Can high school teachers or coaches lead a prayer to students without violating the establishment clause in the first amendment? The first amendment allows any person to practice their religion while making sure the government cannot establish a national religion. Many professional sport teams and private high school teams pray before games, although public schools can not. This is because public schools are run and funded by the government. The establishment clause in the first amendment states that the government can not prefer one religion over another. A teacher or coach leading prayer can be seen as favoring that religion and can isolate students that practice a different religion. Multiple people have argued that this violates their freedom of exercise right, but it does not because if they did pray it would violate the establishment clause and other’s rights. An example of this is the Wallace vs. Jaffree court case of 1985. In this case, the supreme court ruled that a minute of meditation or voluntary prayer is a violation of the establishment clause. As an effect of this teachers and coaches cannot lead students in prayer.
Religious Liberty: Landmark Supreme Cases.” Bill of Rights Institute, billofrightsinstitute.org/cases/.
Essential Question: Should teams be allowed to pray together before games?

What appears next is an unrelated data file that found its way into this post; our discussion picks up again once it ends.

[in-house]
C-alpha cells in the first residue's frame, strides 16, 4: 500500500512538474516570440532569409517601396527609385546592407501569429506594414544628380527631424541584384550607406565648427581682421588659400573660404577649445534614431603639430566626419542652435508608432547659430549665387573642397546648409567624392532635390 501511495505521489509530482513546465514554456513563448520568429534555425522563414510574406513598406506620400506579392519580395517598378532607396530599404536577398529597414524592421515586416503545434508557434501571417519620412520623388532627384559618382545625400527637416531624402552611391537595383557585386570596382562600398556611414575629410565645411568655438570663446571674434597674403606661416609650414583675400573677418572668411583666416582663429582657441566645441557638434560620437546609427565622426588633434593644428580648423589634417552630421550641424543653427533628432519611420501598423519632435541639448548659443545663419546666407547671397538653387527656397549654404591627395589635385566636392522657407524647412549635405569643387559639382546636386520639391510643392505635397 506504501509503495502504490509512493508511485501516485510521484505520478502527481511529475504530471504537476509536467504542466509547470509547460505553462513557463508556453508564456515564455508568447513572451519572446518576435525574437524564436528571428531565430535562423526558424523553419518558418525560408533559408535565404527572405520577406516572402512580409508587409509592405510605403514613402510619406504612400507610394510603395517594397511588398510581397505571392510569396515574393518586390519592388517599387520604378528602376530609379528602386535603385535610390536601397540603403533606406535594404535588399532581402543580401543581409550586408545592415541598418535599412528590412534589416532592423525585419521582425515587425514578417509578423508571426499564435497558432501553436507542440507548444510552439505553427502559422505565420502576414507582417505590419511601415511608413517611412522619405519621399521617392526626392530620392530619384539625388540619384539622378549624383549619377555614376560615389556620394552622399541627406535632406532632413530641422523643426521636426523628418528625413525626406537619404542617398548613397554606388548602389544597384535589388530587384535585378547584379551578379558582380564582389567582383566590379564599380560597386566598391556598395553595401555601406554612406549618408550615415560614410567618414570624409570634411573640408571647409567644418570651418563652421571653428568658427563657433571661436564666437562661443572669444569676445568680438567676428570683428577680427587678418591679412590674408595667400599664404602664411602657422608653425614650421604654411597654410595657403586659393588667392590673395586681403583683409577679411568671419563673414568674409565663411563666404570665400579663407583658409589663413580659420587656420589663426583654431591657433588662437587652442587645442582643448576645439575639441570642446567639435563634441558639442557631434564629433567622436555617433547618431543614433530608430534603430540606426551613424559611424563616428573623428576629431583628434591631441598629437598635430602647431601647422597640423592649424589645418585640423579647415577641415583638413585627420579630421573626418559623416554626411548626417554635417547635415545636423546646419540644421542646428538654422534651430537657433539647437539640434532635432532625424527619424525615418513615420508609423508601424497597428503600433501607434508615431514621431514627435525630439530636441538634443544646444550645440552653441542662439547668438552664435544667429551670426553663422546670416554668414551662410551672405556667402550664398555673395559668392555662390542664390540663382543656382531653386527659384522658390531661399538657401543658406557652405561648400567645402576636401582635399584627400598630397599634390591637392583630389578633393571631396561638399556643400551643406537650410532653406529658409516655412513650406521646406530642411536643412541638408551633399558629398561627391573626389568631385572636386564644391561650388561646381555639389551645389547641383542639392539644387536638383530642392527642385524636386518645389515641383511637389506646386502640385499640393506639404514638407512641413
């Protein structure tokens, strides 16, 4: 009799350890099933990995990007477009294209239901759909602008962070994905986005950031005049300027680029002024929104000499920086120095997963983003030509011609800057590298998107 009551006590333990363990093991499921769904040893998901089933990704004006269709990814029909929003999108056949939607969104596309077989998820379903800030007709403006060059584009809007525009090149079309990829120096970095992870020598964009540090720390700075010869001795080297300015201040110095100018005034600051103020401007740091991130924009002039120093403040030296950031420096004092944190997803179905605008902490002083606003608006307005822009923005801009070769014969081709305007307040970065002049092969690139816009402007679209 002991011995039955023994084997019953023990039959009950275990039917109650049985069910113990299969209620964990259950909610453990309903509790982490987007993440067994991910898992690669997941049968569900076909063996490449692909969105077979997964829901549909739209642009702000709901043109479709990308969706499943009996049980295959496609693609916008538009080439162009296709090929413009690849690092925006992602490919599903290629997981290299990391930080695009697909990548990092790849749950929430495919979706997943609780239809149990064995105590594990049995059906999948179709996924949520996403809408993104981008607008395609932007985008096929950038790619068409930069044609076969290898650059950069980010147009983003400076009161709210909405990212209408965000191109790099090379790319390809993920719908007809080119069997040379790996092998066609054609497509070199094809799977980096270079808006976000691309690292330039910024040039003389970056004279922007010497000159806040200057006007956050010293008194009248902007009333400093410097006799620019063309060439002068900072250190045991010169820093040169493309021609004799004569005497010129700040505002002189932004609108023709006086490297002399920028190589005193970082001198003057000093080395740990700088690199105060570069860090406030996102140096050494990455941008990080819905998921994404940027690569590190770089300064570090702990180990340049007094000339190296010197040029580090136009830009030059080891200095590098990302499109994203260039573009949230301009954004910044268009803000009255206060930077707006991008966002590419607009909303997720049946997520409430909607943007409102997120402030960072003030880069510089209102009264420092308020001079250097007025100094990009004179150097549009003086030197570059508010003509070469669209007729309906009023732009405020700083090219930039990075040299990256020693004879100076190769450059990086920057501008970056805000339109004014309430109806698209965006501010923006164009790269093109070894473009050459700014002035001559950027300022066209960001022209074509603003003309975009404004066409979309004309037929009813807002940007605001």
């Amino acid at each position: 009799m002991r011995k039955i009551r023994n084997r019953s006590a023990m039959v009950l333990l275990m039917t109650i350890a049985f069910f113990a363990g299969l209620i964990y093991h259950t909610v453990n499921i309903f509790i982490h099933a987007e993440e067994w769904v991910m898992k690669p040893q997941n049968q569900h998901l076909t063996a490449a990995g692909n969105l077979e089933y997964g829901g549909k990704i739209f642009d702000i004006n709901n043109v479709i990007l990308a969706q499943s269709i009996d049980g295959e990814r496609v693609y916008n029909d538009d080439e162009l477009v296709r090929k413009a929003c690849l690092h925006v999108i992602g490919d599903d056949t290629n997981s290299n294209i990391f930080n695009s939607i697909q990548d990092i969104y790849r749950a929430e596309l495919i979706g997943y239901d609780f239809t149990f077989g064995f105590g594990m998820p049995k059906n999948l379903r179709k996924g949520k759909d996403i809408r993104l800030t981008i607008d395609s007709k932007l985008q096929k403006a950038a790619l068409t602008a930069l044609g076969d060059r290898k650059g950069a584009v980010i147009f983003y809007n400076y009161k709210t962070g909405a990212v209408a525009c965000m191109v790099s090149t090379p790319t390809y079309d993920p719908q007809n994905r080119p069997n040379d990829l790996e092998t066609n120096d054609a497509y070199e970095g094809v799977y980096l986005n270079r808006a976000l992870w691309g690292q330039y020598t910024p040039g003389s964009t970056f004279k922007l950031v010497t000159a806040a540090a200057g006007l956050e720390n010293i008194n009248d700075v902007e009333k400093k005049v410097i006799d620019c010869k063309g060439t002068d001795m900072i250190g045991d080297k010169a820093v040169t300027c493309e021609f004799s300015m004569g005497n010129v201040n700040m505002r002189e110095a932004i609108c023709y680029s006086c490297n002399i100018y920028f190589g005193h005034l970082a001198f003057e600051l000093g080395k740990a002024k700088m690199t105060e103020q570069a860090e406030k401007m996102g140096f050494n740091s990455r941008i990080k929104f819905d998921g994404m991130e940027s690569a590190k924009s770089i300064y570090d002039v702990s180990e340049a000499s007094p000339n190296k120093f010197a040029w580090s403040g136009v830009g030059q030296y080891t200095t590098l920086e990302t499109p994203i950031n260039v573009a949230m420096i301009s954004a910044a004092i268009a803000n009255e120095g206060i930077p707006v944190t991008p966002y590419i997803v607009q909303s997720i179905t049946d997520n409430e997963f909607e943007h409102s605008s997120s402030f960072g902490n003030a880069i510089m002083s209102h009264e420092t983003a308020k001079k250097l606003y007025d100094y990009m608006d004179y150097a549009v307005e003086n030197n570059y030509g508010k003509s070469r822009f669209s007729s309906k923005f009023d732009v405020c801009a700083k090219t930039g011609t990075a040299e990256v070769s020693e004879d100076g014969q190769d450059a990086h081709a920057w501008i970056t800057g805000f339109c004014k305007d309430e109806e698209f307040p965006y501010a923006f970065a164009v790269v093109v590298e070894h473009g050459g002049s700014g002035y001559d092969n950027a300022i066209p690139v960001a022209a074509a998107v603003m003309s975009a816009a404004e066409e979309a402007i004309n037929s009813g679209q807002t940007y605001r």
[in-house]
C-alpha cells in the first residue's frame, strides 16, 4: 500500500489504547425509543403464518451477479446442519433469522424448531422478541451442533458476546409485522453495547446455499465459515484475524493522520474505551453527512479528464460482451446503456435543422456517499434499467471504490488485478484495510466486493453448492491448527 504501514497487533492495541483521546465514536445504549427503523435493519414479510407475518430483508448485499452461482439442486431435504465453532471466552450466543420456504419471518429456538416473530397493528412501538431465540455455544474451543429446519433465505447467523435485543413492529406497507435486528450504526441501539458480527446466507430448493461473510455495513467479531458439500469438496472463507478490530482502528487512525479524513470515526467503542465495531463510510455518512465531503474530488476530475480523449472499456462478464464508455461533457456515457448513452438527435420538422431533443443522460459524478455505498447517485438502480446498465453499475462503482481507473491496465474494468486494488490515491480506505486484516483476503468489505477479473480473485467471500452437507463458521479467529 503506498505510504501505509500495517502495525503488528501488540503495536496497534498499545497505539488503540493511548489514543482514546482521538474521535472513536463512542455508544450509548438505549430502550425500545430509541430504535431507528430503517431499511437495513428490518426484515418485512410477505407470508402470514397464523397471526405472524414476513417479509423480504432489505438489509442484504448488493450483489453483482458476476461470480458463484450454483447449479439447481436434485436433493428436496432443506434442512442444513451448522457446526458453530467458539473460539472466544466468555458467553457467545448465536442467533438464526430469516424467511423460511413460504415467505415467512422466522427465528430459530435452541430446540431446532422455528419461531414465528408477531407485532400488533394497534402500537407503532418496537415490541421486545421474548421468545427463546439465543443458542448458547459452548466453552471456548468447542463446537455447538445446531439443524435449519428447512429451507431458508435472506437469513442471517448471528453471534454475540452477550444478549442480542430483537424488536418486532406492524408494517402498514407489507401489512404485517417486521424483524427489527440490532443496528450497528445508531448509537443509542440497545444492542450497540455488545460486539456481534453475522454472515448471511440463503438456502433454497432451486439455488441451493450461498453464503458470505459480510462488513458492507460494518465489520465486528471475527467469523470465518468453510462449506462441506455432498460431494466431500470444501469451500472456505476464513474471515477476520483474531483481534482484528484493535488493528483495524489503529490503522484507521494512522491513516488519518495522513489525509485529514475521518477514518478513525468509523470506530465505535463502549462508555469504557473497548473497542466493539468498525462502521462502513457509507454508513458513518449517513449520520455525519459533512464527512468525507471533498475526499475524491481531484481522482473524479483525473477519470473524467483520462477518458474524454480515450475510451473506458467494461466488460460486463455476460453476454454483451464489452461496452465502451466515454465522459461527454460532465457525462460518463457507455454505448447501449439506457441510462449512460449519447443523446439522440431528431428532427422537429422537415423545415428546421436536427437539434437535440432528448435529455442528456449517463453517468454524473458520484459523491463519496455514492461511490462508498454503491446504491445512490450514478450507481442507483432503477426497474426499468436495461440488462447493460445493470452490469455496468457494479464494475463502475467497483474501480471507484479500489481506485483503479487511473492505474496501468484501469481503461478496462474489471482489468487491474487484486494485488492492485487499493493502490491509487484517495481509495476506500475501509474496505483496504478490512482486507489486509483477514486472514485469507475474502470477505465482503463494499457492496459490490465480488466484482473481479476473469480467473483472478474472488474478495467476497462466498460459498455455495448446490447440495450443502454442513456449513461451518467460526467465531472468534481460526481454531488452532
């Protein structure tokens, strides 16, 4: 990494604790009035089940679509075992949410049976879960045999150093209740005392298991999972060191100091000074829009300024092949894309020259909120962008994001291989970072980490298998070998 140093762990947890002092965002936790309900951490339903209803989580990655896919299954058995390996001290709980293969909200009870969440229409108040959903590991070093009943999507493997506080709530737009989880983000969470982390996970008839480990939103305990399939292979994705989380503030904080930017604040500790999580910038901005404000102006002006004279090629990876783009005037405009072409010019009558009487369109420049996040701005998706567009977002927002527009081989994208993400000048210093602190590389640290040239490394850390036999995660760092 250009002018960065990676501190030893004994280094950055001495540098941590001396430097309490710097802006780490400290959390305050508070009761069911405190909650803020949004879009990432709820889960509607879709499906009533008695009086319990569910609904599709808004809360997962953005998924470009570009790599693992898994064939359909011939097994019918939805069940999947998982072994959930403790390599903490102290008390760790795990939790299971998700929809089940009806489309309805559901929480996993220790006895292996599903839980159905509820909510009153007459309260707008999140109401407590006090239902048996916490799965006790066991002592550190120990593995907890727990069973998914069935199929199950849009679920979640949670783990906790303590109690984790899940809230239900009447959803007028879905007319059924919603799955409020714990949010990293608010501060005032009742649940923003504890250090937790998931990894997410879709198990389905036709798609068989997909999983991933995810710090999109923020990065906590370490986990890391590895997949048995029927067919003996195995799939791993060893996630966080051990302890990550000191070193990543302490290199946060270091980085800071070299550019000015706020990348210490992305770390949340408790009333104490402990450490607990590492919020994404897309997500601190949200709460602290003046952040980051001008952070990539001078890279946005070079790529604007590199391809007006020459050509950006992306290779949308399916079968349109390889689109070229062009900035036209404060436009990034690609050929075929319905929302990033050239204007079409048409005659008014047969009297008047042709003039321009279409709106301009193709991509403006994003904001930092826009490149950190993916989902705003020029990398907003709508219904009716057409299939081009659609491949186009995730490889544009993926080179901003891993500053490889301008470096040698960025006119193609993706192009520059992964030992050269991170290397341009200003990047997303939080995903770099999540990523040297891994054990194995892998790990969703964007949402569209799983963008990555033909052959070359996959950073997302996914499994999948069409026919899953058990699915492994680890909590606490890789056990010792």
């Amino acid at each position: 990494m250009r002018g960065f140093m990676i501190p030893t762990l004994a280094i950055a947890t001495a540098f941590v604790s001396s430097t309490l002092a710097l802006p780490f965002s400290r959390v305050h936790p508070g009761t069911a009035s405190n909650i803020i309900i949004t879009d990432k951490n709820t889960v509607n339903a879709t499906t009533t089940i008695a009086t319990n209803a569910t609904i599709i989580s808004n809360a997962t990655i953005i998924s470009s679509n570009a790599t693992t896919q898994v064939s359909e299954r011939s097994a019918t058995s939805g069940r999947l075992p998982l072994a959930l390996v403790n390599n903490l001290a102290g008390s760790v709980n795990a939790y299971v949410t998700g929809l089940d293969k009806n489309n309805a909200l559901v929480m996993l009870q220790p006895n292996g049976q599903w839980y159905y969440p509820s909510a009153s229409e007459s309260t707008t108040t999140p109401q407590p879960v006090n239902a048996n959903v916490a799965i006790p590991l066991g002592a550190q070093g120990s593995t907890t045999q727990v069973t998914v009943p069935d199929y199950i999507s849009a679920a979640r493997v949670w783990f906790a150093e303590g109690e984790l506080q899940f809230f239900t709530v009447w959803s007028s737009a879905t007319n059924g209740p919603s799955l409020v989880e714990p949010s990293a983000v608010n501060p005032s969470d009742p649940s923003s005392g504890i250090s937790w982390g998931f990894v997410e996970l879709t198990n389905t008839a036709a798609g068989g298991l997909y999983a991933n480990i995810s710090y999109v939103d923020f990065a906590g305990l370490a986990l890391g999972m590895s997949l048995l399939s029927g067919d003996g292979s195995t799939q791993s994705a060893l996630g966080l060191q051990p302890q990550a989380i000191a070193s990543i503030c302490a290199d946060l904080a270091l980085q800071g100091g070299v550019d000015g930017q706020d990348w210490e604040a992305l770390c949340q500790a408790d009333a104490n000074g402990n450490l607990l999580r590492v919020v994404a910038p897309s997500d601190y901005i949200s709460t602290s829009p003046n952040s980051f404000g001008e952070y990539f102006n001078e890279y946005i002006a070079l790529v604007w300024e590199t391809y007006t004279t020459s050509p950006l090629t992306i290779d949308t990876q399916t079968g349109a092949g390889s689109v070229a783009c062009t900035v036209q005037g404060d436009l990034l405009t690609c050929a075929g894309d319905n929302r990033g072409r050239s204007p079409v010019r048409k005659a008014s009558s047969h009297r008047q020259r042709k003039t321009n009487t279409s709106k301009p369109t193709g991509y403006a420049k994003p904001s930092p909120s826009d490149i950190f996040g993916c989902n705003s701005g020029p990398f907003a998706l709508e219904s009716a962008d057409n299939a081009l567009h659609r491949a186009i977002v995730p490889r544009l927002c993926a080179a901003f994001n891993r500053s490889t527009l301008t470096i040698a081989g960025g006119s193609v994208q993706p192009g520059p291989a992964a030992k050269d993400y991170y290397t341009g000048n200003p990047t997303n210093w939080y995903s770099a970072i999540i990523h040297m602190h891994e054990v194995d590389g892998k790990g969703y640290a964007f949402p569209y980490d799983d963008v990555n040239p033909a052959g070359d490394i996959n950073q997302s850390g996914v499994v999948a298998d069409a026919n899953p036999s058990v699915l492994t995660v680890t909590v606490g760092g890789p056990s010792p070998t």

There has been a lot of controversy over the topic of the Freedom of Religion within the First Amendment. Many are at war over whether teams should be allowed to pray before games or not. The problem sparked at Santa Fe High School around 1995 and was reassessed in 2015 and 2016 after a few more sport incidents. The First Amendment may protect individual’s rights to freedom religion but when it comes to teams praying on a public school property, it is not protected. This is because the government is not allowed to promote religion in any way. How does this relate to a school sporting event you might ask. Public schools are owned by the government. If a public school were to teach about prayer, or allow teams to pray together before events, they could get in serious trouble because one may see this as promoting religion. Individuals may take a moment of silence but they must practice their religion to themselves so they do not violate others rights. Some may take The government regulates this closely so that no schools is deemed favored over another. There have been several cases of this and no school has won due to the fact that the First Amendment does not protect them on this matter.
Some may believe that this violates their Freedom of Exercise but it does not. They are not banning you from your religious practices as an individual but they are protecting the rights of others and the laws that they have to follow. If other’s rights are being violated then it can lead to serious conflicts between families of the school and would have to involve members of the school board. If word got out of conflicts like this, it could hurt the school’s reputation or would cause even more arguments from people not involved in the situation. For these many reasons, school athletic teams are not allowed to pray before games.